On a positive note, isn’t it great seeing Harrison “Han-Solo” Ford back in space? He plays the over-bearing Graff so well. It’s just unfortunate that he’s not in the movie longer. Asa Butterfield plays an endearing Ender. Although the character in the book grows over the ages of 6-12 during the story, this Ender is portrayed as a gentle-yet-capable young manboy, and aside from a few pre-pubescent squeals, Butterfield plays this role very well. There are a few missteps in the child acting, but not every movie with child actors has to be Beasts of the Southern Wild. I felt charmed by many of Ender’s classmates, Bean specifically, and overall the cast is comprised of very solid acting. Breslin’s performance as Valentine was all it could be with the material she was given. She did a good job at being pretty, which was the only “depth” she was allowed to have. However, characters like Bonzo, who is a laughable 5’5″ to Butterfield’s 5’10”, plays a serious bully to Ender in the film and can just never quite be taken seriously (especially considering that his main following comes from his role as Rico on Hannah Montana – a fact I had to look up, I promise! I don’t watch Hannah Montana
SOME SPOILERS AHEAD! Ender suddenly realizes that not only he killed the entire Formic species, but that there is still a queen left, she is just outside of the bunk he has been living in on the planet Command School is, and she is in the cave like structure featured in his video game where Valentine always appears. END SPOILERS 🙂 This isn’t the last half hour of the movie, but it very well could have been. In fact, the last 10 minutes should have been expanded into 30. It wouldn’t have seem so stuck on the end to movie without purpose, giving a false sense of a moral.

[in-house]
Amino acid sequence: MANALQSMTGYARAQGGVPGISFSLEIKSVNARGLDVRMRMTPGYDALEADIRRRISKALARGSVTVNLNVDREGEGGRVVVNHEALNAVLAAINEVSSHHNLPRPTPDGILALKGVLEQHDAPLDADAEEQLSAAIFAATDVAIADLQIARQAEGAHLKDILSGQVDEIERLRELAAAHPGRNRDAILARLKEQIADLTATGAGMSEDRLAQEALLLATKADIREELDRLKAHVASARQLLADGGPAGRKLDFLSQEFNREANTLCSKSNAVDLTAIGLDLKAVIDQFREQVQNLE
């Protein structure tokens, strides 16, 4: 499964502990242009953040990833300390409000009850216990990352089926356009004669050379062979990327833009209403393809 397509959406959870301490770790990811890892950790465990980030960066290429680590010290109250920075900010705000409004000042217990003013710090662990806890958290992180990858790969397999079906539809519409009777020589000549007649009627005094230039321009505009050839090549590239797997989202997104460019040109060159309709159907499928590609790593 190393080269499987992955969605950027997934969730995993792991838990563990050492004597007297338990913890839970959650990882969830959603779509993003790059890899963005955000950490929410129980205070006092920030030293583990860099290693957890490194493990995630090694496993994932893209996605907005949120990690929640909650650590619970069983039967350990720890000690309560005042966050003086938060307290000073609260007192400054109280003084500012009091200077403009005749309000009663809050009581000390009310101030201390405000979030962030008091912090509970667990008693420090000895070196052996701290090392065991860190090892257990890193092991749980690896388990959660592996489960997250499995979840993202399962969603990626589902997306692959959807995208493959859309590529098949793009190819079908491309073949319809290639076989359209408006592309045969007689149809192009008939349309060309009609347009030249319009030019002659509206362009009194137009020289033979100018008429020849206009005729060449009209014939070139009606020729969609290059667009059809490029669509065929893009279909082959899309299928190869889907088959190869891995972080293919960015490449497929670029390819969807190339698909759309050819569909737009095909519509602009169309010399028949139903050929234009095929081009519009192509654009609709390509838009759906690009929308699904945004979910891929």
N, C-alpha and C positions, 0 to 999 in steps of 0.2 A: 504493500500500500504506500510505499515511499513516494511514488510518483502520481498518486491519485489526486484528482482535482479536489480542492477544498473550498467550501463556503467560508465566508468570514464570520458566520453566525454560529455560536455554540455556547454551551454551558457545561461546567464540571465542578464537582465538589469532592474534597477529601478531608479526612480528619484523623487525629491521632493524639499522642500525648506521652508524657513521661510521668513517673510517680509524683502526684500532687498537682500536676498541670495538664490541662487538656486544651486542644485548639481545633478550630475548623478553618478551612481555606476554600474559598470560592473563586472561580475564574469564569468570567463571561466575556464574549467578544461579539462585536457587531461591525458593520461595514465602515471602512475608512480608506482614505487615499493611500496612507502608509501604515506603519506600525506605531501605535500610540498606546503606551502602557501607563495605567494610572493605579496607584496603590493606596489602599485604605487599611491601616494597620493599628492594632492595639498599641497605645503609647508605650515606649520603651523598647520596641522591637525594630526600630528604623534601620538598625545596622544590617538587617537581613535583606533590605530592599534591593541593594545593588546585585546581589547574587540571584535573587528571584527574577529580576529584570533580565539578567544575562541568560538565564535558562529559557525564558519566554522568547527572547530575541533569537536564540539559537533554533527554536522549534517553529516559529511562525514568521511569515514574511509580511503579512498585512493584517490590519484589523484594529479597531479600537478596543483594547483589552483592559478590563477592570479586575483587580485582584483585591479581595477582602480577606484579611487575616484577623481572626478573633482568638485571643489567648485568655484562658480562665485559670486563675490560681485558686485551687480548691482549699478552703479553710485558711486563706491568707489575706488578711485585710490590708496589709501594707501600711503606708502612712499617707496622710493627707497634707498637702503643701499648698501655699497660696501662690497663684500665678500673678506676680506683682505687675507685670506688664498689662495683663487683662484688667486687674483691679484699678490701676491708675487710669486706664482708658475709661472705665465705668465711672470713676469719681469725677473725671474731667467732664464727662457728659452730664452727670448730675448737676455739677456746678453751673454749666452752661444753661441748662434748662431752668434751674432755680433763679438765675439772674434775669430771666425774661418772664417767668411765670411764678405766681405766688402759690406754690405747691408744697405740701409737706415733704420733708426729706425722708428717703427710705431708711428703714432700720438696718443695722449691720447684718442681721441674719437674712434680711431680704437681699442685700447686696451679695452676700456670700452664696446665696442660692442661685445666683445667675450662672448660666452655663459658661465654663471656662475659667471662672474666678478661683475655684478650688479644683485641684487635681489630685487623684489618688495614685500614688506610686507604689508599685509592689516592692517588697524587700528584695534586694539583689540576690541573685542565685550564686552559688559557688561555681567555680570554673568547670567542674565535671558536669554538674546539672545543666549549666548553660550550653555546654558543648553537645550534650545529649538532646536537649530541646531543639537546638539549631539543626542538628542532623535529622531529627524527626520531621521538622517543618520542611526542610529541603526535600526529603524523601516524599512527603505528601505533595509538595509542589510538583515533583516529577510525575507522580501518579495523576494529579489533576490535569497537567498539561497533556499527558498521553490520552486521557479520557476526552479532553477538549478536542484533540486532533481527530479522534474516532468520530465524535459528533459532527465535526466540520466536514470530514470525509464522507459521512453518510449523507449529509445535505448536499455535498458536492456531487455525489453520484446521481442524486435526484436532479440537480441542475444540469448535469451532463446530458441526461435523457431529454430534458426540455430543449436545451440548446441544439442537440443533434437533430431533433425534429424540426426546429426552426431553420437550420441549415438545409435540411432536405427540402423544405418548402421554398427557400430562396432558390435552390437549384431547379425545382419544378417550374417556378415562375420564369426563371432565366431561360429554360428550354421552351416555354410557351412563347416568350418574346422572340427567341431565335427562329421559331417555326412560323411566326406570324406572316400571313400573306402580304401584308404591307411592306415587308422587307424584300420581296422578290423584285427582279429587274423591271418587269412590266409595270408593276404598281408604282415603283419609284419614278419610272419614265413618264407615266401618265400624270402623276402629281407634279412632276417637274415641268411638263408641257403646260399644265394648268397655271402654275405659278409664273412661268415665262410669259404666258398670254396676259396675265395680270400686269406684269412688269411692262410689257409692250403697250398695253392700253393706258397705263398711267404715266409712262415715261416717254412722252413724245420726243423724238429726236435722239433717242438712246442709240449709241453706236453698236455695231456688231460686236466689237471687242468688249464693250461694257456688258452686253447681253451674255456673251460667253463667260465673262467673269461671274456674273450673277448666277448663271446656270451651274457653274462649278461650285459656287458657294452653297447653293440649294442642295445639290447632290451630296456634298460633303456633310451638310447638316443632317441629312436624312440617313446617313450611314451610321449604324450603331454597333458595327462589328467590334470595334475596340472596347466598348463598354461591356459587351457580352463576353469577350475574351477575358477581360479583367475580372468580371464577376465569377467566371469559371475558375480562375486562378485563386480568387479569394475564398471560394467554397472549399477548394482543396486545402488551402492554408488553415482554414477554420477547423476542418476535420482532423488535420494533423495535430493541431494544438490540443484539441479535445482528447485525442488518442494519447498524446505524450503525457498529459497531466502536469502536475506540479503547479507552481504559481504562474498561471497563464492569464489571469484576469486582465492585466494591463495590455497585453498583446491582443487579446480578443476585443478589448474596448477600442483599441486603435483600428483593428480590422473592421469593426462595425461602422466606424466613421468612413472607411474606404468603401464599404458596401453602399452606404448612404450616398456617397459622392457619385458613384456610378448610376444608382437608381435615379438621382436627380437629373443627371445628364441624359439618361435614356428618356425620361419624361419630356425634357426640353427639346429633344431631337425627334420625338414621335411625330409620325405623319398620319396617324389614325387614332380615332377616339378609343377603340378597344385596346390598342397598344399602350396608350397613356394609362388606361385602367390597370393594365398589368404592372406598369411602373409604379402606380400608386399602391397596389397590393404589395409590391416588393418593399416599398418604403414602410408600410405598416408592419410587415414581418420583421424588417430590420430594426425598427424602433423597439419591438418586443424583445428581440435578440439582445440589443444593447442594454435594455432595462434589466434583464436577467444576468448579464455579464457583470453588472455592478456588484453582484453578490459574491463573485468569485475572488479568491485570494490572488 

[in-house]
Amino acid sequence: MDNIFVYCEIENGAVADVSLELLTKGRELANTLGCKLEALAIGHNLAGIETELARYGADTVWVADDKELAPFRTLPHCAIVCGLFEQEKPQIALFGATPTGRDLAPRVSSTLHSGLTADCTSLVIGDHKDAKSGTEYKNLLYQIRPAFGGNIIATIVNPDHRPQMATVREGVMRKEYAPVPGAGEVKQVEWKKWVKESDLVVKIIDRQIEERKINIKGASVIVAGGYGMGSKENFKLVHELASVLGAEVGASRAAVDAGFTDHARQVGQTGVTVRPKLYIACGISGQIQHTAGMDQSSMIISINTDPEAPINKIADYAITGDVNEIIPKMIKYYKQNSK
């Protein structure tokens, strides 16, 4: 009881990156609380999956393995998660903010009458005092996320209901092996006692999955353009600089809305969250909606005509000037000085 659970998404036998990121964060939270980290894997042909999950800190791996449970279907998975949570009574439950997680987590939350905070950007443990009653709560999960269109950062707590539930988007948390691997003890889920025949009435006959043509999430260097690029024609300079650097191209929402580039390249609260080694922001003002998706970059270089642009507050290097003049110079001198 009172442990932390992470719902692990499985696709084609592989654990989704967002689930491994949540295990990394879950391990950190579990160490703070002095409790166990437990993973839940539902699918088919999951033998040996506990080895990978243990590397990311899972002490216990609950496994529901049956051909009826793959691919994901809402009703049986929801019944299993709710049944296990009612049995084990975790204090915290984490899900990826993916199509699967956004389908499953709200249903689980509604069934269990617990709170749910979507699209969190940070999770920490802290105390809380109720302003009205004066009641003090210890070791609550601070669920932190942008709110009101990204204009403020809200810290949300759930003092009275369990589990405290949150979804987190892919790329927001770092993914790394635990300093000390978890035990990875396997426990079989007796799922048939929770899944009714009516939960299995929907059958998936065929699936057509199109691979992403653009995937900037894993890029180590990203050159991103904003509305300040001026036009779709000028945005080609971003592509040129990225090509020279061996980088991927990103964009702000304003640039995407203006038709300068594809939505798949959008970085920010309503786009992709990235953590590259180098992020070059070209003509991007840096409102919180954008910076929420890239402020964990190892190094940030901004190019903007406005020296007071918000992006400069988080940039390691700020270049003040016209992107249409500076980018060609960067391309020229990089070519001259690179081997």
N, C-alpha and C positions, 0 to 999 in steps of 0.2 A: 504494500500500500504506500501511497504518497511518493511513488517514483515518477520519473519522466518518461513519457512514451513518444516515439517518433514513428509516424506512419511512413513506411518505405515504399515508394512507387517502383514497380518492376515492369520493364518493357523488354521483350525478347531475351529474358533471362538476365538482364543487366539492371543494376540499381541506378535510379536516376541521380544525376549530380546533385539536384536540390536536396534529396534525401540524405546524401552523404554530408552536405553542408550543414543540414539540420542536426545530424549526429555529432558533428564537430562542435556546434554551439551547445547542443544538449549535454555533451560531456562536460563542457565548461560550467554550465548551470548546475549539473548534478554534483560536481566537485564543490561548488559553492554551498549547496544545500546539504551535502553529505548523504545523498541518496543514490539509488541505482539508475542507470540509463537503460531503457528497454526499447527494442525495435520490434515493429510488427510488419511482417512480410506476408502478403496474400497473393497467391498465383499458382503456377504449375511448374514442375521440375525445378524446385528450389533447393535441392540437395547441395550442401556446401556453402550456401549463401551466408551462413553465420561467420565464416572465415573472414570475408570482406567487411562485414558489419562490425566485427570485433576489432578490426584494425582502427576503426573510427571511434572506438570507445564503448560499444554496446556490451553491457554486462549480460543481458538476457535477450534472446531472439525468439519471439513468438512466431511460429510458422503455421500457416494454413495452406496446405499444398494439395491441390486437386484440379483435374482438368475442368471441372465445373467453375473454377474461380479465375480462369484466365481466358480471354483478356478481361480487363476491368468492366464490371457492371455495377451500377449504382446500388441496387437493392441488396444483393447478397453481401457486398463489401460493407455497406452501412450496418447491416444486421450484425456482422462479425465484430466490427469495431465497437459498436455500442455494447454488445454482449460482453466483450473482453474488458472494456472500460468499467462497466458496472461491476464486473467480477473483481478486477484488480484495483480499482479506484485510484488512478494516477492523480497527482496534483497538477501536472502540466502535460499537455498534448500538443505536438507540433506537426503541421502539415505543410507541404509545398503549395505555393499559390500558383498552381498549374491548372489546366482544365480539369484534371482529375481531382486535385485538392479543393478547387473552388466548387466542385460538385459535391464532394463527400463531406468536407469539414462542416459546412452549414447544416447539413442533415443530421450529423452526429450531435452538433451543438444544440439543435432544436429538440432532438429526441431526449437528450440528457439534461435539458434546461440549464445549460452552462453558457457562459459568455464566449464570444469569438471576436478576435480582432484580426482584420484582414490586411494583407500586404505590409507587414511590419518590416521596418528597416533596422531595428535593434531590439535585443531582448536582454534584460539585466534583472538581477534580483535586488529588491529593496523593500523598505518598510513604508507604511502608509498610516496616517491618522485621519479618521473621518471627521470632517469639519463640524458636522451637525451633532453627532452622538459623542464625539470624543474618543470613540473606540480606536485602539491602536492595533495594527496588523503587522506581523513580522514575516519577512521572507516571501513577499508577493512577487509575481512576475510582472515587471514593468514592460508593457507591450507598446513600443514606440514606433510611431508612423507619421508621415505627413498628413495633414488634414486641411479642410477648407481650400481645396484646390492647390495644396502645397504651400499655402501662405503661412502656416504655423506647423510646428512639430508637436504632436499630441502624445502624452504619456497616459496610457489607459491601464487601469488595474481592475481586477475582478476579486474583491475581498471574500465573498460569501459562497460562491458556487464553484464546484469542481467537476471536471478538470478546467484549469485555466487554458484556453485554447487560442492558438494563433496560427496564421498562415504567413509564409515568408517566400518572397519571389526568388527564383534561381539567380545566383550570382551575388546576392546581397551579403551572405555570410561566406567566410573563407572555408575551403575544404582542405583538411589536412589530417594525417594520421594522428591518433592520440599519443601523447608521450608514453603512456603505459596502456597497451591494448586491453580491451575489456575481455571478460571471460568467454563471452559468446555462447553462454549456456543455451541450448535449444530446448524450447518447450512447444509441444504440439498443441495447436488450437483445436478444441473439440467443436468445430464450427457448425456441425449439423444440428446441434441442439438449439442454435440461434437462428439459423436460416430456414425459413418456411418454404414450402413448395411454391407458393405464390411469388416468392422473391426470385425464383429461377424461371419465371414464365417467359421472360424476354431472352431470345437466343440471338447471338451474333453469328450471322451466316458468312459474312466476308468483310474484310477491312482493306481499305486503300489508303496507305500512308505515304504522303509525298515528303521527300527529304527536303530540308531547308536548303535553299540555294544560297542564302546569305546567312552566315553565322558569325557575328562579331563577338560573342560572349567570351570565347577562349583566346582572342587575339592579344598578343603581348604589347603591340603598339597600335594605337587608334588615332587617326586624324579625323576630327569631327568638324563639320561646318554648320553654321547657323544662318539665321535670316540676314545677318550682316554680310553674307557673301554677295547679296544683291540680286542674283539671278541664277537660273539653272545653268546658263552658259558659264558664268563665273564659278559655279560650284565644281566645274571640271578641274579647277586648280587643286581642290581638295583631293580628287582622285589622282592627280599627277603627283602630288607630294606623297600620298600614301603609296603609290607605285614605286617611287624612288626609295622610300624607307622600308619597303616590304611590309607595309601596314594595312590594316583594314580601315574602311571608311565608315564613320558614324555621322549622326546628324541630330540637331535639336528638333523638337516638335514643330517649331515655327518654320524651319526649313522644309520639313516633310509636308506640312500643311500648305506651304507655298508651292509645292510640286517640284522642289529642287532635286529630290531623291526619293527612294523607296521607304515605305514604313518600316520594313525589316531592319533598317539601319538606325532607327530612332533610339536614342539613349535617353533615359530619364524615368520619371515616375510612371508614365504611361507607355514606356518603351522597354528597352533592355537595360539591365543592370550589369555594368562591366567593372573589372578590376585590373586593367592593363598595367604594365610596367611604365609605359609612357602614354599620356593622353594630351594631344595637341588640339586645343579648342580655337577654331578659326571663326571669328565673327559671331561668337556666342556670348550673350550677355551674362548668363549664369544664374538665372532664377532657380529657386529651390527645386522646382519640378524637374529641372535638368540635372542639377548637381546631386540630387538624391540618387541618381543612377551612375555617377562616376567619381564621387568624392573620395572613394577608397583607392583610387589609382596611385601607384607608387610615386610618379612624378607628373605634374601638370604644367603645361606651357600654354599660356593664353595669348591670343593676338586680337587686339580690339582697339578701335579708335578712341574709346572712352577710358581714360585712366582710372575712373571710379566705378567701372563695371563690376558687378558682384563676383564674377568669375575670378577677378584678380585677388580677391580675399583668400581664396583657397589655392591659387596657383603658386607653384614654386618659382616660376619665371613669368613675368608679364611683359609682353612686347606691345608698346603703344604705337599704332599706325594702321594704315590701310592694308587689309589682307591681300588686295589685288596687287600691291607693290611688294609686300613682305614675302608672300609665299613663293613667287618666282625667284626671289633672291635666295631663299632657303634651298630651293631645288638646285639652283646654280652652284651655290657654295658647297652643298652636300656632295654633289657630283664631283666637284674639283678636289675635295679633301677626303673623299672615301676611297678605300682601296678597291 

All great storytelling, whatever the medium, needs to know the balance of show versus tell. If I’m supposed to believe that Ender is put through hell as a launchie and commander, then I need to be shown that he is going through hell – you can’t just tell the audience using a few quick moments of given dialogue. Ender’s Game is a deeply detailed book, and this team may have bit off too much to chew with it. While the visual elements of Ender’s Game were so captivating, many of the important plot points were either removed or glided over. At the end of the day, a film that clocks in at just under 2 hours and has a problem with depth is something that could have been solved by just going deeper – deeper into Valentine & Peter’s story, deeper into Ender’s rise to stardom at Battle School, deeper into the incredibly enthralling battle scenes and political and war commentary that made this book such an amazing story to begin with. The target audience was (I assume) middle schoolers to the 40 somethings who read the book when they were in high school. I am certain that audience would have appreciated a longer movie with more depth in the characters and more logical consistency. It was a sci-fi movie that will most likely be forgotten, which is unfortunate, because the story the book tells is anything but forgettable. A better moral, a better story and unfortunately, the ugly remarks of Orson Scott Card not ever happening would have made Ender’s Game the film something worth unanimously touting on all angles.
Don’t let this book make you leave the theater feeling empty or scare you from seeing it altogether. The movie is not a shell of the book it spawned from; no, let it be the foreplay for enjoying one hell of a story. Let it inspire you to read a book about a young boy and his journey. If you are interested in seeing the film, I strongly suggest seeing it in theaters. The special effects are amazing on the big screen!
written by Adrian Puryear and Sherif Elkhatib